Insurance Academy

How Does the Homeowners’ Policy Deal with Trees?

By | Academy Journal Blog | October 11, 2017

We went to a birthday party over the weekend. At one point the conversation spun into hurricane talk, as it does after a storm passes over. We had folks that live all over Florida and the questions always start with, “How did your house do with the storm?” Thankfully, everyone reported that their homes were in one piece. For most of us, the report was the same. The house was fine, and there were a lot of sticks and twigs cleared out of the trees and into the yard. That always leads to talk of downed trees.

We talked about downed trees for quite some time. One friend has a tree that had a split in the trunk near the ground. Those two major pieces have started to separate so he’s going to have that tree removed. Another friend told us that he had several pine trees that snapped. I drove by a tree that snapped off and fell in front of the house that it was next to. It looked to me as it if had only missed the house by a few feet.

That got me to thinking about trees and how our property policies handle them. Here’s the question that I’ve often been asked, “Is there coverage if a tree falls on my property?” What’s my favorite answer? Yep, maybe. Let’s look at the unendorsed ISO HO 00 03 and CP 00 10 to find out if a homeowner or business might have coverage.

What does the HO-3 tell us?

We have to look past Coverages A – D to the Additional Coverages. That takes us to Additional Coverage 3. Trees, Shrubs, And Other Plants. Let’s see what it tells us.

We cover trees, shrubs, plants or lawns, on the “residence premises”, for loss caused by the following Perils Insured Against:

That’s a good start. At least it tells us that there is some consideration. Let’s look at the Perils Insured Against.

  1. Fire or Lightning;
  2. Explosion;
  3. Riot or Civil Commotion;
  4. Aircraft;
  5. Vehicles not owned or operated by a resident of the “residence premises”;
  6. Vandalism or Malicious Mischief; or

Now we’re back to maybe because our original question didn’t speak to what knocked the tree over. Of course, in the context of the conversation that I had over the weekend, we aren’t finding any coverage yet because windstorm or hail didn’t appear as a Peril Insured Against.

If there was coverage for the damage to the tree, let’s just say that someone was driving around the corner and ended up plowing their car into a shrub along the edge of the yard. There is coverage to replace that shrub, but only $500 per tree, shrub or plant. The total limit available for all trees, shrubs and plants is 5% of the Coverage A limit, which may be enough, depending on the number and type of trees, shrubs and plants the homeowner has.

You’ll also note that this is providing coverage for damage to the tree. We haven’t talked at all about getting rid of the tree. If the homeowner has a fireplace and the tools, time, and strength to cut and split the wood, they might have next winter’s supply of fire wood. The other homeowners have an issue with getting rid of that tree. Is there coverage for that?

For that, we have to go backward a little in the policy. We stay in the Additional Coverages. Look at 1. Debris Removal for this coverage. Here’s what it tells us about trees.

  1. We will also pay your reasonable expense, up to $1,000, for the removal from the “residence premises” of:

(1) Your trees fells by the peril of Windstorm or Hail or Weight of Ice, Snow, or Sleet; or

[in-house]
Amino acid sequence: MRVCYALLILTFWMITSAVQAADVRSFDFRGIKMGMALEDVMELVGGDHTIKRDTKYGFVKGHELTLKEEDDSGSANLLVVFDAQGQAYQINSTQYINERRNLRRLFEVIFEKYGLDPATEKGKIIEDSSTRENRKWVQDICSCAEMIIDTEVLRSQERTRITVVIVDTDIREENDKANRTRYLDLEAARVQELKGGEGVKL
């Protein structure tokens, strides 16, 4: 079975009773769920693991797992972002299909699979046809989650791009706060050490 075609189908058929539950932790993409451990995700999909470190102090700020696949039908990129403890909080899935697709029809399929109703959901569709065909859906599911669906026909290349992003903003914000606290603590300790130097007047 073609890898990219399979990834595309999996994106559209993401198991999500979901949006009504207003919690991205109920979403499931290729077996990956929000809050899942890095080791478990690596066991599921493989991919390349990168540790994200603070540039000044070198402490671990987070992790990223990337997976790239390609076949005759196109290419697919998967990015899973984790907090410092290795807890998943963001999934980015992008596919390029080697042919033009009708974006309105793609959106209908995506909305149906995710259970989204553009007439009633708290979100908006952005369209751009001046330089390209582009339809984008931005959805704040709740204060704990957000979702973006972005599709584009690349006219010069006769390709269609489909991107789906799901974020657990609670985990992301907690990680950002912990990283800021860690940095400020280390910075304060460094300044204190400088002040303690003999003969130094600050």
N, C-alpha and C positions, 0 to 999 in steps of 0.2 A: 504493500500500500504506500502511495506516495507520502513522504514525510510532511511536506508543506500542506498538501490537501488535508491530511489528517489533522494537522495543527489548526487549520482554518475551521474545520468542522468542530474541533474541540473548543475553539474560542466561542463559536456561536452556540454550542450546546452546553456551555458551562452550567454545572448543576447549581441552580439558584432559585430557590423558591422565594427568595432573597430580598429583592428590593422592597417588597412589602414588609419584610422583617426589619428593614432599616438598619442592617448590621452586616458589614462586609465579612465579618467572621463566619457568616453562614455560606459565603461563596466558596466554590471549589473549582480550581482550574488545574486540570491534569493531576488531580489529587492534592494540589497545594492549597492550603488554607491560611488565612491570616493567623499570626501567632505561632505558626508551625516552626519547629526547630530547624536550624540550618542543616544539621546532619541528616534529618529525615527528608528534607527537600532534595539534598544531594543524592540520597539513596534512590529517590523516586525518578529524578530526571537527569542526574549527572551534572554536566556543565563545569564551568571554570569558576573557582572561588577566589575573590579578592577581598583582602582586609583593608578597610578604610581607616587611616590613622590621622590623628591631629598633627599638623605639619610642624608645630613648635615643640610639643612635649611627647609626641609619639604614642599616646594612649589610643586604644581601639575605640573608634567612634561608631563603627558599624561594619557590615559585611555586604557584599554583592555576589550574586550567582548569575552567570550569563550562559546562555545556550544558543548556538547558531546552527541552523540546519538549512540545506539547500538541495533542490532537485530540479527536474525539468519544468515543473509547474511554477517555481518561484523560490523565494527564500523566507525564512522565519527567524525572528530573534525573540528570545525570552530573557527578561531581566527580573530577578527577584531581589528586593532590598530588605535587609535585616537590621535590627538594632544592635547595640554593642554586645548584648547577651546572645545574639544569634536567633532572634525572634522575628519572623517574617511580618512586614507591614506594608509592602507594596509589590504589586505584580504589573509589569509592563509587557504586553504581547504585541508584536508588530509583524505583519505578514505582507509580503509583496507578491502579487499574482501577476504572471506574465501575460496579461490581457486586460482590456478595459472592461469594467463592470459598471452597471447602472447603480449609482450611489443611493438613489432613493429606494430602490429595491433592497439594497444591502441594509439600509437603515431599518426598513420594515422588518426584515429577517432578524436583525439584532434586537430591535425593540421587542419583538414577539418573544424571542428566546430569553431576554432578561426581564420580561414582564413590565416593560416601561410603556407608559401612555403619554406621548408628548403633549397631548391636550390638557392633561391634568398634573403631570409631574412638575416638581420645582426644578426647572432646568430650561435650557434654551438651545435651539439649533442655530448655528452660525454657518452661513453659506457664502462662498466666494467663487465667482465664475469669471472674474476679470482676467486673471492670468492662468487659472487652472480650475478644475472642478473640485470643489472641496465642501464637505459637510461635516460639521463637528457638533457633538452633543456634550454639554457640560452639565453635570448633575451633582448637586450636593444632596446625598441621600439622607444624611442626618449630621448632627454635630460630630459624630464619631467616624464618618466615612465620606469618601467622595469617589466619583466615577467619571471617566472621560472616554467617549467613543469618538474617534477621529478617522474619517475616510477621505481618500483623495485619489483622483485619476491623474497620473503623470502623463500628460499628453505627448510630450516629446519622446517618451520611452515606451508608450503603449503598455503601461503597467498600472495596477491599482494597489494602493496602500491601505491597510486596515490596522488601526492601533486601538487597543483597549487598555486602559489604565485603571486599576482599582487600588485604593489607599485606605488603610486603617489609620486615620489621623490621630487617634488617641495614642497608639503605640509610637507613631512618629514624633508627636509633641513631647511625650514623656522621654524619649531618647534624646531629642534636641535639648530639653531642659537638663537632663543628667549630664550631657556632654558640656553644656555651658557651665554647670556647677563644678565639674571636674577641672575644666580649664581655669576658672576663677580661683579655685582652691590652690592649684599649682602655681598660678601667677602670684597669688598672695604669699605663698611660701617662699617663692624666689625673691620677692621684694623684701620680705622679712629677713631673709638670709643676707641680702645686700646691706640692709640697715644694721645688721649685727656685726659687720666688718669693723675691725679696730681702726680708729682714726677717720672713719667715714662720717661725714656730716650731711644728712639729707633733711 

(2) A neighbor’s trees felled by a Peril Insured Against under Coverage C;

provided the trees:

(3) Damage a covered structure; or

(4) Do not damage a covered structure, but

(a) Block a driveway on the “residence premises” which prevents a “motor vehicle”, that is registered for use on public roads or property, from entering or leaving the “residence premises”; or

(b) Block a ramp or other fixture designed to assist a handicapped person to enter or leave the dwelling building.

Here is where we find some coverage to remove trees felled by the storm we were talking about. Remember that we didn’t find a Peril Insured Against to cover damage to the trees, but we did when it comes to removing the trees. So the policy is not replacing the trees, only getting them cut up and removed from the premises.

Did you notice that there’s also coverage for the neighbor’s trees that fall and damage the dwelling, or make it inaccessible? The policy provides some expanded Perils Insured Against by providing the Coverage C Perils Insured Against. Yes, Windstorm or Hail is in that list. No, we aren’t going through that whole list here. We’re just making note that if the storm knocks a neighbor’s tree into the homeowner’s house, damaging the house, there is some coverage to remove that tree, too.

This is a limited coverage because it isn’t providing removal of all trees, only those trees that damage the dwelling or make it inaccessible by car or if the homeowner can’t use their ramp to get into the dwelling. It’s also limited in value. This is limited to $1,000 for all trees felled and up to $500 per tree felled.

What’s important to remember?

  • If a storm knocks a tree over and that tree damages or blocks the house, there’s coverage to remove
  • If a storm knocks a tree over, there is no coverage to replace

What about the CP 00 10? I think that’s enough for today. We’ll look at that form next time.

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Latest Comments

  • October 16, 2017 at 9:49 am
    Thanks check... I love a good ombudsman. Today's lesson: don't trust your spell check. Wait a few hours, then read what you write before actually posting it.
  • October 11, 2017 at 12:53 pm
    checkyourfacts says:
    "Your trees fells by the peril of Windstorm or Hair or Weight of Ice, Snow, or Sleet; or" Good to know there is coverage is your tree gets knocked over by "hair"....
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